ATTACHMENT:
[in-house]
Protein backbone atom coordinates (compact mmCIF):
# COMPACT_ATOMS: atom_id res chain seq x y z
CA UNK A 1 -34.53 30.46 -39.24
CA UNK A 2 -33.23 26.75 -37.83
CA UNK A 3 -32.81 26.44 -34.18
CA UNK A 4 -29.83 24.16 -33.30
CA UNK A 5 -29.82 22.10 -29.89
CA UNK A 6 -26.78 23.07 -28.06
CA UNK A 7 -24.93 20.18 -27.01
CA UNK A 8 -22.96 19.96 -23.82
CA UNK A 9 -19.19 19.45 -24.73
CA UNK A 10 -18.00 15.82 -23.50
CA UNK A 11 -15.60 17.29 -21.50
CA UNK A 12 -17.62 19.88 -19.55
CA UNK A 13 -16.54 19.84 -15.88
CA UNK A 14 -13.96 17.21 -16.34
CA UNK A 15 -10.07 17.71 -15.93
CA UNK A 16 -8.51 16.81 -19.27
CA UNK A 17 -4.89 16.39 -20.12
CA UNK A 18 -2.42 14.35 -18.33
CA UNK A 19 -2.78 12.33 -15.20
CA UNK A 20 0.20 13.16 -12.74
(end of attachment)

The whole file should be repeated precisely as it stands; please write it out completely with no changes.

[in-house]
Protein backbone atom coordinates (compact mmCIF):
# COMPACT_ATOMS: atom_id res chain seq x y z
CA UNK A 1 -34.53 30.46 -39.24
CA UNK A 2 -33.23 26.75 -37.83
CA UNK A 3 -32.81 26.44 -34.18
CA UNK A 4 -29.83 24.16 -33.30
CA UNK A 5 -29.82 22.10 -29.89
CA UNK A 6 -26.78 23.07 -28.06
CA UNK A 7 -24.93 20.18 -27.01
CA UNK A 8 -22.96 19.96 -23.82
CA UNK A 9 -19.19 19.45 -24.73
CA UNK A 10 -18.00 15.82 -23.50
CA UNK A 11 -15.60 17.29 -21.50
CA UNK A 12 -17.62 19.88 -19.55
CA UNK A 13 -16.54 19.84 -15.88
CA UNK A 14 -13.96 17.21 -16.34
CA UNK A 15 -10.07 17.71 -15.93
CA UNK A 16 -8.51 16.81 -19.27
CA UNK A 17 -4.89 16.39 -20.12
CA UNK A 18 -2.42 14.35 -18.33
CA UNK A 19 -2.78 12.33 -15.20
CA UNK A 20 0.20 13.16 -12.74